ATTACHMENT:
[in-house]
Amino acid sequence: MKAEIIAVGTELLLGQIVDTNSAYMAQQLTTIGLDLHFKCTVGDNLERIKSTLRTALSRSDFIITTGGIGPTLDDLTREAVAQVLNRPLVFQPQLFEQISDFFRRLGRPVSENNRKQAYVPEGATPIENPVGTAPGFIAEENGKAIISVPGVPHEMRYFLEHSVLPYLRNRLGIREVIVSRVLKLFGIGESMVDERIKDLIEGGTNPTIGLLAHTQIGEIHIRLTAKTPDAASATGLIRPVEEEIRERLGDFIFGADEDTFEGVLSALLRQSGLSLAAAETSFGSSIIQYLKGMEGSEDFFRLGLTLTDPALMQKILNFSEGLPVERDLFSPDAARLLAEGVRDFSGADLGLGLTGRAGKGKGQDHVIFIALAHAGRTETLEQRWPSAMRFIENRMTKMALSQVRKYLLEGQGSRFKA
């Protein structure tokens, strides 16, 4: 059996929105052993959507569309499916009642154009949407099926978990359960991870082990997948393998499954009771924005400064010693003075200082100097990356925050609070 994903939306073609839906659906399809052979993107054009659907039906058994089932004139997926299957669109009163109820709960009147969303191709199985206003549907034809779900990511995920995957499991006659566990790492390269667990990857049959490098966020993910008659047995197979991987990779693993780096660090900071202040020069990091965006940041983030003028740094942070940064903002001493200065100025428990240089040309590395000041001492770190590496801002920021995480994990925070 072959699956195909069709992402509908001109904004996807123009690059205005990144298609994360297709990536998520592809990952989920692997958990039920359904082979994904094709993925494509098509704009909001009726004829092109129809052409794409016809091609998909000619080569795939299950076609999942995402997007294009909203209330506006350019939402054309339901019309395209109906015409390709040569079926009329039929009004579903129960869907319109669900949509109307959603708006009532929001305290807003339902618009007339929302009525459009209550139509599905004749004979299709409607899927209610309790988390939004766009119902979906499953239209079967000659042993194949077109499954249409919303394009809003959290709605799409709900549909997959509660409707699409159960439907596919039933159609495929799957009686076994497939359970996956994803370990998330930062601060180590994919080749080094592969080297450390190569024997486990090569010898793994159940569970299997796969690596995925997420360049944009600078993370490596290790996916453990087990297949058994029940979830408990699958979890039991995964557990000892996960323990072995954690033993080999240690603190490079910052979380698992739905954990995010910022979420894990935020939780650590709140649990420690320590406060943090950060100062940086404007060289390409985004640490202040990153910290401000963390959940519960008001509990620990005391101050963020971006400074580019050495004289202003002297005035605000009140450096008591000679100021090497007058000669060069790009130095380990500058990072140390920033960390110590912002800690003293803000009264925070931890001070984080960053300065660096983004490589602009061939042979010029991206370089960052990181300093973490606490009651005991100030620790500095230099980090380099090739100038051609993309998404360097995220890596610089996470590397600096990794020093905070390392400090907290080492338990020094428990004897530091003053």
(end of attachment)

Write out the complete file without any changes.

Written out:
[in-house]
Amino acid sequence: MKAEIIAVGTELLLGQIVDTNSAYMAQQLTTIGLDLHFKCTVGDNLERIKSTLRTALSRSDFIITTGGIGPTLDDLTREAVAQVLNRPLVFQPQLFEQISDFFRRLGRPVSENNRKQAYVPEGATPIENPVGTAPGFIAEENGKAIISVPGVPHEMRYFLEHSVLPYLRNRLGIREVIVSRVLKLFGIGESMVDERIKDLIEGGTNPTIGLLAHTQIGEIHIRLTAKTPDAASATGLIRPVEEEIRERLGDFIFGADEDTFEGVLSALLRQSGLSLAAAETSFGSSIIQYLKGMEGSEDFFRLGLTLTDPALMQKILNFSEGLPVERDLFSPDAARLLAEGVRDFSGADLGLGLTGRAGKGKGQDHVIFIALAHAGRTETLEQRWPSAMRFIENRMTKMALSQVRKYLLEGQGSRFKA
């Protein structure tokens, strides 16, 4: 059996929105052993959507569309499916009642154009949407099926978990359960991870082990997948393998499954009771924005400064010693003075200082100097990356925050609070 994903939306073609839906659906399809052979993107054009659907039906058994089932004139997926299957669109009163109820709960009147969303191709199985206003549907034809779900990511995920995957499991006659566990790492390269667990990857049959490098966020993910008659047995197979991987990779693993780096660090900071202040020069990091965006940041983030003028740094942070940064903002001493200065100025428990240089040309590395000041001492770190590496801002920021995480994990925070 072959699956195909069709992402509908001109904004996807123009690059205005990144298609994360297709990536998520592809990952989920692997958990039920359904082979994904094709993925494509098509704009909001009726004829092109129809052409794409016809091609998909000619080569795939299950076609999942995402997007294009909203209330506006350019939402054309339901019309395209109906015409390709040569079926009329039929009004579903129960869907319109669900949509109307959603708006009532929001305290807003339902618009007339929302009525459009209550139509599905004749004979299709409607899927209610309790988390939004766009119902979906499953239209079967000659042993194949077109499954249409919303394009809003959290709605799409709900549909997959509660409707699409159960439907596919039933159609495929799957009686076994497939359970996956994803370990998330930062601060180590994919080749080094592969080297450390190569024997486990090569010898793994159940569970299997796969690596995925997420360049944009600078993370490596290790996916453990087990297949058994029940979830408990699958979890039991995964557990000892996960323990072995954690033993080999240690603190490079910052979380698992739905954990995010910022979420894990935020939780650590709140649990420690320590406060943090950060100062940086404007060289390409985004640490202040990153910290401000963390959940519960008001509990620990005391101050963020971006400074580019050495004289202003002297005035605000009140450096008591000679100021090497007058000669060069790009130095380990500058990072140390920033960390110590912002800690003293803000009264925070931890001070984080960053300065660096983004490589602009061939042979010029991206370089960052990181300093973490606490009651005991100030620790500095230099980090380099090739100038051609993309998404360097995220890596610089996470590397600096990794020093905070390392400090907290080492338990020094428990004897530091003053």